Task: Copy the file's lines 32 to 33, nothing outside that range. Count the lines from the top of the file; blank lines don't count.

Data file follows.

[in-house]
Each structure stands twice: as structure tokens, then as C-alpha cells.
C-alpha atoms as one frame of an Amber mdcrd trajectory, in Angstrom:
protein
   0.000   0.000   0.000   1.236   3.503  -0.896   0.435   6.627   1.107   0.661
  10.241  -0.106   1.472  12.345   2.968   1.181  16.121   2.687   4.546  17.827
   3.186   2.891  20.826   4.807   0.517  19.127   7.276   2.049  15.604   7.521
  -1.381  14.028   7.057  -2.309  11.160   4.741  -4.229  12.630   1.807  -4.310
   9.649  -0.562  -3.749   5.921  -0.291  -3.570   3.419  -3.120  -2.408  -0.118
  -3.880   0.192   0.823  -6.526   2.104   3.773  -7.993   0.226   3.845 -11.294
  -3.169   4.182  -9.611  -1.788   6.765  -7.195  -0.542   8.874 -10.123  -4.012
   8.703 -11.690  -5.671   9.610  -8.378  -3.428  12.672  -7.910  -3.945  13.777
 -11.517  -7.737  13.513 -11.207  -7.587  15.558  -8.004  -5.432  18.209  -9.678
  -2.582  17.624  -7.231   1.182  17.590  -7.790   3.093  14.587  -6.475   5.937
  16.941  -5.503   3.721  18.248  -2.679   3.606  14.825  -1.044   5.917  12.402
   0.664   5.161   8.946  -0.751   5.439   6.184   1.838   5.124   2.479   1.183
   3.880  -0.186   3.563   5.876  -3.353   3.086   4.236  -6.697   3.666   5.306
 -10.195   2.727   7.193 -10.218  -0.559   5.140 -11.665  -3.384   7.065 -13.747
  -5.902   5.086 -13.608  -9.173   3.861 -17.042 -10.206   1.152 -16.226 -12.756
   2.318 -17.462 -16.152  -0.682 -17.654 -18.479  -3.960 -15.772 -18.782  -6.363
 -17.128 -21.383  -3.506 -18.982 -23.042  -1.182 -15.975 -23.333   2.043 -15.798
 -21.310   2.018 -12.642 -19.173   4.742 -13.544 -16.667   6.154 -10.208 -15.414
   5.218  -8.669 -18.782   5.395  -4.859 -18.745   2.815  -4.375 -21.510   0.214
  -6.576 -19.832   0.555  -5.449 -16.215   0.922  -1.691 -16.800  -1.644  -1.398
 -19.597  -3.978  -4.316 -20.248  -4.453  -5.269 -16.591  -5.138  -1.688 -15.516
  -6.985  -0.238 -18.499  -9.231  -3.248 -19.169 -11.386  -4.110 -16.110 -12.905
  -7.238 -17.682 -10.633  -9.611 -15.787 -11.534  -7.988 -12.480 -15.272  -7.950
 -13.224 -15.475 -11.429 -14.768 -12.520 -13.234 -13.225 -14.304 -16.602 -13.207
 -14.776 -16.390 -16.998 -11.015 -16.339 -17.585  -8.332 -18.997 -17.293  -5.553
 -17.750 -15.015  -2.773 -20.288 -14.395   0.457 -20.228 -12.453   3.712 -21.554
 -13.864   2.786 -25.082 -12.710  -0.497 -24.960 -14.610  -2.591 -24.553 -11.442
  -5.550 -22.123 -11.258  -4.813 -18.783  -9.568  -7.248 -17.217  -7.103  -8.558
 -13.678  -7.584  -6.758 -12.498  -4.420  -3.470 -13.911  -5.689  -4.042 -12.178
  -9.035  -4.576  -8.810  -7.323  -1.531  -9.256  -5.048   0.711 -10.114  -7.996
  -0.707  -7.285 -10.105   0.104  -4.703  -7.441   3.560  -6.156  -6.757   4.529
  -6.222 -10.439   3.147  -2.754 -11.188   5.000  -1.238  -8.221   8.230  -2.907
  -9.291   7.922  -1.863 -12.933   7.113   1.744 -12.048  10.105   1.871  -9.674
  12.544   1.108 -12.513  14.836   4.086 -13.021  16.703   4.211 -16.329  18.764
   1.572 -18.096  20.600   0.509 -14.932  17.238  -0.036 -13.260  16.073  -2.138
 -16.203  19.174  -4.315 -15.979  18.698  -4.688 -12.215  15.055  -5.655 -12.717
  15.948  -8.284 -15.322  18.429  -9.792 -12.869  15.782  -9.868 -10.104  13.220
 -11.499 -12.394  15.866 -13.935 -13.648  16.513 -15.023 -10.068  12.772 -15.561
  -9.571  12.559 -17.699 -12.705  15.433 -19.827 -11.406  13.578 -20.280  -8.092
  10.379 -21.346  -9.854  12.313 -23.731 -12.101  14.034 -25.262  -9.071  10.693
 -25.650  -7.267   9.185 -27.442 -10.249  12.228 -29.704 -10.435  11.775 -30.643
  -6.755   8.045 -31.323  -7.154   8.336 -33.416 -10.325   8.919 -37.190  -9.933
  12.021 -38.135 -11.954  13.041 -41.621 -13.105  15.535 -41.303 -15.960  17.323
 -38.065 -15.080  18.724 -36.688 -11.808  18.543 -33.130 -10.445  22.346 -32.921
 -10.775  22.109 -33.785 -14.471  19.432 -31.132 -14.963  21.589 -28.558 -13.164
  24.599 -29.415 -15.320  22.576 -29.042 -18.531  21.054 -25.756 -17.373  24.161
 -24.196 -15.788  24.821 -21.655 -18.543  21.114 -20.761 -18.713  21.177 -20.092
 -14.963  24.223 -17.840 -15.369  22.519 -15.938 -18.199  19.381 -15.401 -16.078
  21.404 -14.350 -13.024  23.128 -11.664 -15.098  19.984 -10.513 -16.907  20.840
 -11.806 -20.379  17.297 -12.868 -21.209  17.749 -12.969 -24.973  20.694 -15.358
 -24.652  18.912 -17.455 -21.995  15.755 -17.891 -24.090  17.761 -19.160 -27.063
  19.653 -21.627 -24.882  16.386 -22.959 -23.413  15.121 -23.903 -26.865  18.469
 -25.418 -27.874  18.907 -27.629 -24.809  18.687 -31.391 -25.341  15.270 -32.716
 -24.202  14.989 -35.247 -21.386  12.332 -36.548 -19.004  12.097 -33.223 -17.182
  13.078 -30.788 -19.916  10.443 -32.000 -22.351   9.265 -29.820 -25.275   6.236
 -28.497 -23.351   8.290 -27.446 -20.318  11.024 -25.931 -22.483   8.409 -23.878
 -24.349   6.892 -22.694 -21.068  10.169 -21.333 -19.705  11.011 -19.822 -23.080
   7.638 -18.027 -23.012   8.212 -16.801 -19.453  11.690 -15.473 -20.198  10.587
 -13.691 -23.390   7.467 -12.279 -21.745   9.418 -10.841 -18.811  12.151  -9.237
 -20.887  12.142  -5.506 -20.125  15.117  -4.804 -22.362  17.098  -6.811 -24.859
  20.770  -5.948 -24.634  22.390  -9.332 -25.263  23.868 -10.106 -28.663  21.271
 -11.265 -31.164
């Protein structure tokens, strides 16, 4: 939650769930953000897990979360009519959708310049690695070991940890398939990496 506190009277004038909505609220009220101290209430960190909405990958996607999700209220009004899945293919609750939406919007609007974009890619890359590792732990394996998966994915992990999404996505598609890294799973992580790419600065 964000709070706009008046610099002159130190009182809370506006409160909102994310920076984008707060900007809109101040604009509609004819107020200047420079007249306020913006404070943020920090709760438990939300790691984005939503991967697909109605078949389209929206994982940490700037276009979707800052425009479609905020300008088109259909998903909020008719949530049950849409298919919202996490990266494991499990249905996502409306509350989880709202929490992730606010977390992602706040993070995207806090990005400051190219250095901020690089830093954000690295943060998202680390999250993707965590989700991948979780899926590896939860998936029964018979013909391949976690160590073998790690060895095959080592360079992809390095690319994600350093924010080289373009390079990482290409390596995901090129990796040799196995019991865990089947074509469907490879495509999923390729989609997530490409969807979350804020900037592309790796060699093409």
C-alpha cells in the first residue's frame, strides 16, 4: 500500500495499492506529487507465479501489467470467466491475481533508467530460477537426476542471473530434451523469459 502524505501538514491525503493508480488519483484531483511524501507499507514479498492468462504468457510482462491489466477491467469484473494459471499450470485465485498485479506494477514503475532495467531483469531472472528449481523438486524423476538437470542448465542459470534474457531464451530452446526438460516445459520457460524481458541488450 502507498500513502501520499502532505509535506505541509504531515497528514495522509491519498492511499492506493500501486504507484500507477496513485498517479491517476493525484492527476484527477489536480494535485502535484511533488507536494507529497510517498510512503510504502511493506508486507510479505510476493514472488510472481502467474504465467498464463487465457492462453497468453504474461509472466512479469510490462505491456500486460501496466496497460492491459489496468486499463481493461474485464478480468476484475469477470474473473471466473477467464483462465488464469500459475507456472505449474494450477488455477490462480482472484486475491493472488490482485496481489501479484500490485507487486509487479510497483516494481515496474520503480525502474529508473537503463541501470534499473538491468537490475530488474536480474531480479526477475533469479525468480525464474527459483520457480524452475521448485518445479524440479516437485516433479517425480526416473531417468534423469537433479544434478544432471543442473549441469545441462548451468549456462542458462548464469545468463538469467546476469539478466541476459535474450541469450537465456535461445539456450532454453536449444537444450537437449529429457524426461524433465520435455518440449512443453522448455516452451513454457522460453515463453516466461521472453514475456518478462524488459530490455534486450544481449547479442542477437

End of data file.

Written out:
  -5.550 -22.123 -11.258  -4.813 -18.783  -9.568  -7.248 -17.217  -7.103  -8.558
 -13.678  -7.584  -6.758 -12.498  -4.420  -3.470 -13.911  -5.689  -4.042 -12.178